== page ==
Buying a Home Guide to Getting Started

Buying a Home Step-by-Step

Real estate agent discussing property documents to his clients
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Let's say one morning you wake up and realize that, yes, buying a home is the right thing to do for yourself. You're tired of throwing away money on rent and figure that it's time to get into a home of your own. But you have reservations.

After all, if it's your first time, you've got questions. You might be a little nervous that you'll mess up, and it's normal to feel that way. You are probably spending hundreds of thousands of dollars and making the most important financial purchase of your life.

You will find that being an informed individual about the home buying process is empowering for you. Lucky for you that you came to the right place. So let's get started buying your first home!
 

Consider if Buying a Home is For You

Many people harbor secret fears about buying a home, and some of those fears are justified. Not everybody is cut out to own a home, and if you're one of those people, it's better to find this out now than when you're under contract.

     

    Before Buying a Home, Get Your Finances In Order

    Line up your financing, set aside a down payment and study the loan programs available. By doing your homework, you will know exactly how much you can pay and what it will cost you.

     

    Pick a Real Estate Agent to Help With Buying a Home

    With so much information available online, you might wonder why you need an agent at all. But all local markets vary from one another, and a good agent can guide you by giving you information based on experience and market knowledge.

     

    Learn How to Avoid Home Buying Mistakes

    The best way to avoid making a mistake it to learn from the mistakes others have made. Buying a home in a desirable location is your best defense. Remember: location, location, location.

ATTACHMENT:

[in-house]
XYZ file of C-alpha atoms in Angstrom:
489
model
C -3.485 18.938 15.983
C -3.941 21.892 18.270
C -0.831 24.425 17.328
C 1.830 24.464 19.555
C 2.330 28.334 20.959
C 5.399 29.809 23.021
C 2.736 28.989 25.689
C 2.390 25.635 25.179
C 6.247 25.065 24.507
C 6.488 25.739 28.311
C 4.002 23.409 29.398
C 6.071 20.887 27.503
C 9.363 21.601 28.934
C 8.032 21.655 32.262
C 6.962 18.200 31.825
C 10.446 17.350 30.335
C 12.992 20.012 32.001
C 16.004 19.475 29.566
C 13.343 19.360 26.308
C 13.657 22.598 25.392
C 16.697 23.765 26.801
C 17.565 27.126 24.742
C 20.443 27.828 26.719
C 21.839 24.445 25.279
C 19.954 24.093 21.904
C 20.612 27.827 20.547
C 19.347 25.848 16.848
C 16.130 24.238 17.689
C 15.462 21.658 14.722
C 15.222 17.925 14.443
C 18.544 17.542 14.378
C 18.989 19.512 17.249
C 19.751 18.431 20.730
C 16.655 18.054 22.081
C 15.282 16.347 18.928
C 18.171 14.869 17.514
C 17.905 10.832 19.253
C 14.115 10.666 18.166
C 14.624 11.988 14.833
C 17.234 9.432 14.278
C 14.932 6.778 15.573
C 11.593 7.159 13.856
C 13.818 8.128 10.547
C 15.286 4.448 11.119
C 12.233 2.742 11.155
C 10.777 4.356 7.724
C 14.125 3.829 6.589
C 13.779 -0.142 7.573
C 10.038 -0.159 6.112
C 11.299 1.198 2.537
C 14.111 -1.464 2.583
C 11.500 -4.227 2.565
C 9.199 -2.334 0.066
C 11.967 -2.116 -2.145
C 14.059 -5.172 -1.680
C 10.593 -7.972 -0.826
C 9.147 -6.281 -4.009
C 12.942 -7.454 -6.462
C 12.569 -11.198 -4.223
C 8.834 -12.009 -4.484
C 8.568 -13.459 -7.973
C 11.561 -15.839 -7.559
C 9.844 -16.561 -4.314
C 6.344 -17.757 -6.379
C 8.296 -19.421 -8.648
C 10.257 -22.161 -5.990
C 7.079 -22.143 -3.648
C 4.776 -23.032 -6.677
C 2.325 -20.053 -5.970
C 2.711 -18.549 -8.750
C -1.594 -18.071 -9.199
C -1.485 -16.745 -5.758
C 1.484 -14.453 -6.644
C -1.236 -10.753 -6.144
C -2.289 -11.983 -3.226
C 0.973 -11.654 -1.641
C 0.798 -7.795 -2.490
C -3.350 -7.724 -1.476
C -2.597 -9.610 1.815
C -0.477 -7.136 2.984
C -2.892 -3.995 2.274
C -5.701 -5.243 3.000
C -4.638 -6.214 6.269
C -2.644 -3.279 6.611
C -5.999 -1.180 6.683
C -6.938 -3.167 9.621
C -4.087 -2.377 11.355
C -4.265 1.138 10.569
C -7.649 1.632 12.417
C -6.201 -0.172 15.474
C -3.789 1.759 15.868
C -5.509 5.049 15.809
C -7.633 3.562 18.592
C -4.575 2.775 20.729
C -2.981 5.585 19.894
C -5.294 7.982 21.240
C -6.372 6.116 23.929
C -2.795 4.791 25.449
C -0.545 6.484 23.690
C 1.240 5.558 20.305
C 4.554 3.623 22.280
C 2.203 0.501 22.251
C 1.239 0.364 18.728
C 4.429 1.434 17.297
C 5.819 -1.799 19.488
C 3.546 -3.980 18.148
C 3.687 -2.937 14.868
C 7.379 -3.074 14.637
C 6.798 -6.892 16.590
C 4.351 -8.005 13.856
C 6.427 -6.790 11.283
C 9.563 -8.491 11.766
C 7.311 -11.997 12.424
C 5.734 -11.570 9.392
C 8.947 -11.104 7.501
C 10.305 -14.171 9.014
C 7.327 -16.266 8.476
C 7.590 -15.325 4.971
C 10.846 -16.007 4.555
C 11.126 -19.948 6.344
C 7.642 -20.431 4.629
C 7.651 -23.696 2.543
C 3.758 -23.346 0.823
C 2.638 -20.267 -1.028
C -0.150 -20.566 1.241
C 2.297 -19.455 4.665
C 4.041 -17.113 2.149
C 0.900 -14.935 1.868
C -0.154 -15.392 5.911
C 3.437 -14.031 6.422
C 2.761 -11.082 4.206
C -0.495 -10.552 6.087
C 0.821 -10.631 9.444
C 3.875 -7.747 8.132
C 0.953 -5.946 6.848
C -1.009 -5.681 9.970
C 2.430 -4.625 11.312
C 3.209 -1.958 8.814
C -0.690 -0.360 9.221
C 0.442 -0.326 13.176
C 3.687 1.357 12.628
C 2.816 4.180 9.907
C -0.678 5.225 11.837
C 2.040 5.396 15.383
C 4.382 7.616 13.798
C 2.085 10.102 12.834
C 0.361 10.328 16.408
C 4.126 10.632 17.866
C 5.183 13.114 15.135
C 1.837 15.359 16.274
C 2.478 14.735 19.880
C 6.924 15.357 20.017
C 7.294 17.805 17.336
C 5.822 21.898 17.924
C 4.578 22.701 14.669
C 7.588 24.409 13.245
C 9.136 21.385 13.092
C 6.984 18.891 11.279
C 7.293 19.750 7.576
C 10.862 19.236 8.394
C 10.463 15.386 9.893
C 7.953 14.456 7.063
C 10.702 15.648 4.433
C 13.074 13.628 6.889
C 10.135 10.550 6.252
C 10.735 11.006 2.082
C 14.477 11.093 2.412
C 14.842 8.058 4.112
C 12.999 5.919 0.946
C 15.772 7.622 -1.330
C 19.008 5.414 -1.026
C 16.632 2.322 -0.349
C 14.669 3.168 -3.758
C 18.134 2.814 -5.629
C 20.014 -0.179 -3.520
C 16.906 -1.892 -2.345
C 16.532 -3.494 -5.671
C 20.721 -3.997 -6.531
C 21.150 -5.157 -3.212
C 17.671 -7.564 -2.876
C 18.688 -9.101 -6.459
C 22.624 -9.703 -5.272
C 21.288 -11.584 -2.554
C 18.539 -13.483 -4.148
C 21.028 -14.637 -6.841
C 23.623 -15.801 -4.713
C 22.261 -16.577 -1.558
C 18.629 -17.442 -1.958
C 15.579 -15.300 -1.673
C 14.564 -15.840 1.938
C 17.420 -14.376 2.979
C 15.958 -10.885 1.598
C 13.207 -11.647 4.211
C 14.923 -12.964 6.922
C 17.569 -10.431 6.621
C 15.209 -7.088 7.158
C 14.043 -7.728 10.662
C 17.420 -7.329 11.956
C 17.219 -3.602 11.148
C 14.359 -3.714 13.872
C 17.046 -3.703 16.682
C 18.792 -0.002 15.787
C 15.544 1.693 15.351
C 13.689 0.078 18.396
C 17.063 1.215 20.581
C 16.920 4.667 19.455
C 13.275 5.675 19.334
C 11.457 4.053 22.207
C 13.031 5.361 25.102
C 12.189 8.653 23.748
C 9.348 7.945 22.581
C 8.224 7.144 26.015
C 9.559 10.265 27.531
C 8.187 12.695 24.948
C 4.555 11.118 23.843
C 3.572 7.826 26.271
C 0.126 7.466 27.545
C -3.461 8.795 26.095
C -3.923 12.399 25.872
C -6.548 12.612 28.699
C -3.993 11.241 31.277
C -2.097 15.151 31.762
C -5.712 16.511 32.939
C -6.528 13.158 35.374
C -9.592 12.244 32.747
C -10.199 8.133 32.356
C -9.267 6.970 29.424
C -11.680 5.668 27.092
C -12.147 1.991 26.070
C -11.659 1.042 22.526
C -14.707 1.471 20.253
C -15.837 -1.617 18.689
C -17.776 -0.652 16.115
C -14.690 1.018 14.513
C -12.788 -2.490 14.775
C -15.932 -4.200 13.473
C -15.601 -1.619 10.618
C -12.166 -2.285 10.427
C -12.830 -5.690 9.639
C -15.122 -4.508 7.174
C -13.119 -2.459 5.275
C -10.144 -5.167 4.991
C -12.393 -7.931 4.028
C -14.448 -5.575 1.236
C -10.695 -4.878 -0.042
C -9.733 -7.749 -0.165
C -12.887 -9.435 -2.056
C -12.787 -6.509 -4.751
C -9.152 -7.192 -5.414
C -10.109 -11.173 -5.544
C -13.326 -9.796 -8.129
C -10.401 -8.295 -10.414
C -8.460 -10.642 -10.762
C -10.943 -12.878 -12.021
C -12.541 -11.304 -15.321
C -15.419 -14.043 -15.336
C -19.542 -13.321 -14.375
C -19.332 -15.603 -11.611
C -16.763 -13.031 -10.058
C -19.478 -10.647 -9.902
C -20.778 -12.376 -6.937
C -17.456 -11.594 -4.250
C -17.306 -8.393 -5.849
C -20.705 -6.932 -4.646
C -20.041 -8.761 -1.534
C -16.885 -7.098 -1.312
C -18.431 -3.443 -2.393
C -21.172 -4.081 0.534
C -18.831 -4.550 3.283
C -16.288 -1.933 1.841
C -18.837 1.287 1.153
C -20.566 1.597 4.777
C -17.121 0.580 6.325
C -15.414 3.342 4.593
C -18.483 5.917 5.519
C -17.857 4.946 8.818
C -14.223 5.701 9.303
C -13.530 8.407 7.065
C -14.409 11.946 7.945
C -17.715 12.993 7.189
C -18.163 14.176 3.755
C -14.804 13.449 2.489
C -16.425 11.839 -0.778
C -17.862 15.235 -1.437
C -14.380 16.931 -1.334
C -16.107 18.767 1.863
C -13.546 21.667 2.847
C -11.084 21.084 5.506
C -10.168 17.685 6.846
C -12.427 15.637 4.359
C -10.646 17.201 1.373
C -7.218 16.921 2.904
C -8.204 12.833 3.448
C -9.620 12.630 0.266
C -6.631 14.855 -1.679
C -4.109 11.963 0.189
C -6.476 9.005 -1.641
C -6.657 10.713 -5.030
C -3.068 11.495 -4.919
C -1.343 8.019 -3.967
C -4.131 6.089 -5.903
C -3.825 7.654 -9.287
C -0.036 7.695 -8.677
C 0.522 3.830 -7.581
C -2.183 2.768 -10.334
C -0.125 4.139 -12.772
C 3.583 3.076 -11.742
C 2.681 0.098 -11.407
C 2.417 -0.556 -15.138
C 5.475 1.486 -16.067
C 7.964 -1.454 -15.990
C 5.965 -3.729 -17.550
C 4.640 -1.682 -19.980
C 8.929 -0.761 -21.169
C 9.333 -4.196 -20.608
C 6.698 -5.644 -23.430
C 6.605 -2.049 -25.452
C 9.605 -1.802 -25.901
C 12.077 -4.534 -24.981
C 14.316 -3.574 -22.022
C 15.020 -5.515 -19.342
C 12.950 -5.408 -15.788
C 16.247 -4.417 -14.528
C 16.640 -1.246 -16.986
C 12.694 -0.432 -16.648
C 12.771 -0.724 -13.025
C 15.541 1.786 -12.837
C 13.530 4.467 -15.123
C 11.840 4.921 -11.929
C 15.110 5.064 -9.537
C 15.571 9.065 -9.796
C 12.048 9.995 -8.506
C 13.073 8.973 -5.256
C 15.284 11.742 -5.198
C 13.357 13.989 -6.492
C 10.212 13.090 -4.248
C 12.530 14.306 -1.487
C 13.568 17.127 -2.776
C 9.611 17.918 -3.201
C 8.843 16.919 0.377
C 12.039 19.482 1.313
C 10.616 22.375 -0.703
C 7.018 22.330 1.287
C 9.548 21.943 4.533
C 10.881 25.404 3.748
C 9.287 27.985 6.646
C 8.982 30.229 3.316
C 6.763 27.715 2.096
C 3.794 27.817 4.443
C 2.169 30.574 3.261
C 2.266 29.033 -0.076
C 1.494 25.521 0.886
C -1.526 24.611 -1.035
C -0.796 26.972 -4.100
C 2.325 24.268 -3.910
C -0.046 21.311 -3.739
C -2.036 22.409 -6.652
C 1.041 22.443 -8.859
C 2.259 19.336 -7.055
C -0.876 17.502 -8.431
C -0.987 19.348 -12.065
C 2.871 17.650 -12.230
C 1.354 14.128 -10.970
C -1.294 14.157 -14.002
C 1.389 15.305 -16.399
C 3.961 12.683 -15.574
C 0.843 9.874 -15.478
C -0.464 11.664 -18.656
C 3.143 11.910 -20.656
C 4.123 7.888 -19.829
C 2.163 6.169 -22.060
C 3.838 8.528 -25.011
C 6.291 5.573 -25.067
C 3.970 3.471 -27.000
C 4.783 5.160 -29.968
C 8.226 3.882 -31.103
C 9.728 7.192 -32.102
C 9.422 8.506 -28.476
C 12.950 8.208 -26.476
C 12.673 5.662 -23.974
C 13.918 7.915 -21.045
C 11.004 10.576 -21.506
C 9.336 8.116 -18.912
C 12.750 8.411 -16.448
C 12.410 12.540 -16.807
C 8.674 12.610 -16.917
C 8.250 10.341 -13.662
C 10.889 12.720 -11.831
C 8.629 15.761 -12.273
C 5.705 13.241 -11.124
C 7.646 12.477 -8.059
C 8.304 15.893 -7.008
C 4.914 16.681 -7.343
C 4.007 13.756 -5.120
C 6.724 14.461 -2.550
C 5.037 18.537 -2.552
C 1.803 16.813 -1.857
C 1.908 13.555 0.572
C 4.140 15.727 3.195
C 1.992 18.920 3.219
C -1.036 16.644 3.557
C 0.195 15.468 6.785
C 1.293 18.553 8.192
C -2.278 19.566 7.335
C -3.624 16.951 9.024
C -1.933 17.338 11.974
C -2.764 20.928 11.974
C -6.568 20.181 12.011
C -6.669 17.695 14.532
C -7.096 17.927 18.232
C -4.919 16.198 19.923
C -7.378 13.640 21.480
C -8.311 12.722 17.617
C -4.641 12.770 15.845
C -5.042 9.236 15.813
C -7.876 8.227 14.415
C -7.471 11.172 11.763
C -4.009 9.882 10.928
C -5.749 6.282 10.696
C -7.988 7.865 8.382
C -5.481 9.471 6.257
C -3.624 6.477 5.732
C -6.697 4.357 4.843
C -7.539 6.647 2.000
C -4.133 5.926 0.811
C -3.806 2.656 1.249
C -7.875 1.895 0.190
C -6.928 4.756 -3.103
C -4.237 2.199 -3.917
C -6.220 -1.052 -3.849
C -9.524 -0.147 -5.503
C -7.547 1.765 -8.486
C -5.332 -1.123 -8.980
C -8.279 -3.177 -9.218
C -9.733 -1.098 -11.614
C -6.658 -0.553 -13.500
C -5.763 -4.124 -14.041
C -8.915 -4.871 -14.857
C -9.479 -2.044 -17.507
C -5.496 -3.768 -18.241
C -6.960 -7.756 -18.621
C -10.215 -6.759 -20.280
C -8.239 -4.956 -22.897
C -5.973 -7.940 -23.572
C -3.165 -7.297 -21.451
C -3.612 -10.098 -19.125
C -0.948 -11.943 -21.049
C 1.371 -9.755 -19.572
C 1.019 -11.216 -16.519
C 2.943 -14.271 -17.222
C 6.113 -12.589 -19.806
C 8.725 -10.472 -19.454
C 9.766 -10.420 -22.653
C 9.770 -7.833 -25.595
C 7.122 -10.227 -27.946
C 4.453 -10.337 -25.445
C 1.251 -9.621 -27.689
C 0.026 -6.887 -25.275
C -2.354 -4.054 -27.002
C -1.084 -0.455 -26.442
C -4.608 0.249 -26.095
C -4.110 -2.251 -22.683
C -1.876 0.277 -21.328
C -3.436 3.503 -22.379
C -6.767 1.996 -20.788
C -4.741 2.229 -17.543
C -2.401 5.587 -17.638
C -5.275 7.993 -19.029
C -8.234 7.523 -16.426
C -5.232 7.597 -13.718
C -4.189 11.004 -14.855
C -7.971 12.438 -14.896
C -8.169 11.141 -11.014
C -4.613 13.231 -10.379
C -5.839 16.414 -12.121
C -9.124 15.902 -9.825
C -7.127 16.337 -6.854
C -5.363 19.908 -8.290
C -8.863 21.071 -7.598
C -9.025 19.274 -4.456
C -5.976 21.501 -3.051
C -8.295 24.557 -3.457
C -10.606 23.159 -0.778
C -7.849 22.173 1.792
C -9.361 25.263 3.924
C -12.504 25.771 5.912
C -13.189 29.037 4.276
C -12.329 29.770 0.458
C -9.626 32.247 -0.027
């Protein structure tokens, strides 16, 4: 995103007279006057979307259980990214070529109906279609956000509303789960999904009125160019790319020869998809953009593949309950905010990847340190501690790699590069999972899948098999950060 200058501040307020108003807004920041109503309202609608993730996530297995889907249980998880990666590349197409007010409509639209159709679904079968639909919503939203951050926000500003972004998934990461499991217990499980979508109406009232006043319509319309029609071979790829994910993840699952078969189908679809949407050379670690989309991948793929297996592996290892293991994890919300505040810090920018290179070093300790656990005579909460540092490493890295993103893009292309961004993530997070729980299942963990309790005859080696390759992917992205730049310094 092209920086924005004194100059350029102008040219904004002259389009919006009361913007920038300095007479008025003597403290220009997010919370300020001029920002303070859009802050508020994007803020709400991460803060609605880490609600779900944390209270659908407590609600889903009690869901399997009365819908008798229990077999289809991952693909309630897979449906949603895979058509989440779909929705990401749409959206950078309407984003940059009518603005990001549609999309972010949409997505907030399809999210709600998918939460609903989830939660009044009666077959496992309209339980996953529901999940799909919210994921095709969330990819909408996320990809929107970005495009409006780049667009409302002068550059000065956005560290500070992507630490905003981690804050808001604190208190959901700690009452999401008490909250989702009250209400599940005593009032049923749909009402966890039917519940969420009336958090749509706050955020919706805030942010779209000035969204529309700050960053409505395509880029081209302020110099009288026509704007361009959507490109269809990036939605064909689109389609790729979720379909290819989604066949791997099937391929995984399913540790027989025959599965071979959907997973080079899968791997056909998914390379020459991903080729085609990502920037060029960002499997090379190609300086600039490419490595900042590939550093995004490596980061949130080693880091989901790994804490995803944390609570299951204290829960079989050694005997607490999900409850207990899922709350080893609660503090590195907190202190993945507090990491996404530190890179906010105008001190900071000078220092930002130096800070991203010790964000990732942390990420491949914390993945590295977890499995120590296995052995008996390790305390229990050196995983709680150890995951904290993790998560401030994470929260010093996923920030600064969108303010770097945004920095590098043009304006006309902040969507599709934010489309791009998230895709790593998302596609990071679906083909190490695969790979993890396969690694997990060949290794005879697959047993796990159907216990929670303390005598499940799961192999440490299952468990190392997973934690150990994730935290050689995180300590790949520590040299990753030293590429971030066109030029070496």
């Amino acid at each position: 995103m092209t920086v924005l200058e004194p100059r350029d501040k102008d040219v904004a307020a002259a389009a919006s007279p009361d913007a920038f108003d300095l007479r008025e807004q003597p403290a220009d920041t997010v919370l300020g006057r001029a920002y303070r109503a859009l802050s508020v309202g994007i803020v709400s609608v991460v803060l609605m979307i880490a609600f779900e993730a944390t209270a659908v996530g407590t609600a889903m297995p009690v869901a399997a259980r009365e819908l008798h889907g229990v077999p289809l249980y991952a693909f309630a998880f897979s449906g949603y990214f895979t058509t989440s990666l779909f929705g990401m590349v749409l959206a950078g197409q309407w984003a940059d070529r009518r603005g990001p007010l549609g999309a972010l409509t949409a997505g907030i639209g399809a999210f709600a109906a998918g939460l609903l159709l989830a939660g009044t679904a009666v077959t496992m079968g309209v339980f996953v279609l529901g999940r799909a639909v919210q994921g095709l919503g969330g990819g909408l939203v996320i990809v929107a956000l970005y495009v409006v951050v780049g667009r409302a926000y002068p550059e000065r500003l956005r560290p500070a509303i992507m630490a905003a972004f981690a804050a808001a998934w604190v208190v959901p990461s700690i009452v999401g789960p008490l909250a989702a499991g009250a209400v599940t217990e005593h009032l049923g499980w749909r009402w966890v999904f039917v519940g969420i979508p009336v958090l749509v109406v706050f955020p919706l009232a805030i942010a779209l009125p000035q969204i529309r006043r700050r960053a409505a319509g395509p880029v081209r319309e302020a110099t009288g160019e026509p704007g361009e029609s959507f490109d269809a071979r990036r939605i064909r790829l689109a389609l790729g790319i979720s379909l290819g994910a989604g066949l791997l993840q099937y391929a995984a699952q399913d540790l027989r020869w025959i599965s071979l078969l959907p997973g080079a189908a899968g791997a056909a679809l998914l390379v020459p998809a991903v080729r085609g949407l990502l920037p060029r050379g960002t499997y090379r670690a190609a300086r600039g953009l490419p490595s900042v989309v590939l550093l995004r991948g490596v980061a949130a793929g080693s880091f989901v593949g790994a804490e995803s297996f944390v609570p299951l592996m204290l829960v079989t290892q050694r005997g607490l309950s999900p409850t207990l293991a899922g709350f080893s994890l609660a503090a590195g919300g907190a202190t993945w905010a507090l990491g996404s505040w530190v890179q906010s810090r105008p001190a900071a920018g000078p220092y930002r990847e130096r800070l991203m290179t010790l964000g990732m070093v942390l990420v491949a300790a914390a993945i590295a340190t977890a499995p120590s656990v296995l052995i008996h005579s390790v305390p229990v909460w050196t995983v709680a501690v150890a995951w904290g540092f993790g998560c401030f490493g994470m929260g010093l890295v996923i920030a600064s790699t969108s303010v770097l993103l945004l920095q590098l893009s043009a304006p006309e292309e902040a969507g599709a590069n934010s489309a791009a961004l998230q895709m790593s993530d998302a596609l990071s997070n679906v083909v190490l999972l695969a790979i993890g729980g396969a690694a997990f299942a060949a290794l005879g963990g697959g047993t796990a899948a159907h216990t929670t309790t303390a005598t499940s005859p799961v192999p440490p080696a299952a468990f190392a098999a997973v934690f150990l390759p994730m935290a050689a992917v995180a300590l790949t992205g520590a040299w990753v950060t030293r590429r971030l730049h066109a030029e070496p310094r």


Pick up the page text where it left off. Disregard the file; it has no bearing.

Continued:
Make an Offer and Negotiate Like a Pro

    Although buying a home is not like buying a car, for example, you can still negotiate to get a good price.

     

    Get a Home Inspection and Read Disclosures

    Never buy a home without getting a home inspection. Most states have laws about the types of disclosures you are entitled to receive.

    • What a Home Inspection Covers
      Go through this list and make sure your home inspector doesn't miss anything crucial.
       
    • Material Facts
      Besides disclosing lead-based paint, which any home built before 1978 can contain, sellers should notify you of major defects.
       
    • Do a Final Walk-Through
      Always do a final inspection a few days before closing to make sure the property is in the same condition as when you agreed to buy it.

     

    Closing on Your Home

    Transactions generally close within 30 to 60 days after your offer has been accepted. Remember to reserve movers or a moving truck early because many people move at the end of the month.

    • Home Insurance
      Shop for insurance rates carefully. Often, the company that insures your automobiles may offer you the best policy rates.
       
    • Title Insurance Policy
      You might think you don't need a title policy, but it's the cheapest form of insurance you can buy, and you pay the premium only once.
       
    • Home Buying Closing Process
      This covers every step of the home closing process, from the beginning to the end.

    At the time of writing, Elizabeth Weintraub, BRE # 00697006, is a Broker-Associate at Lyon Real Estate in Sacramento, California.

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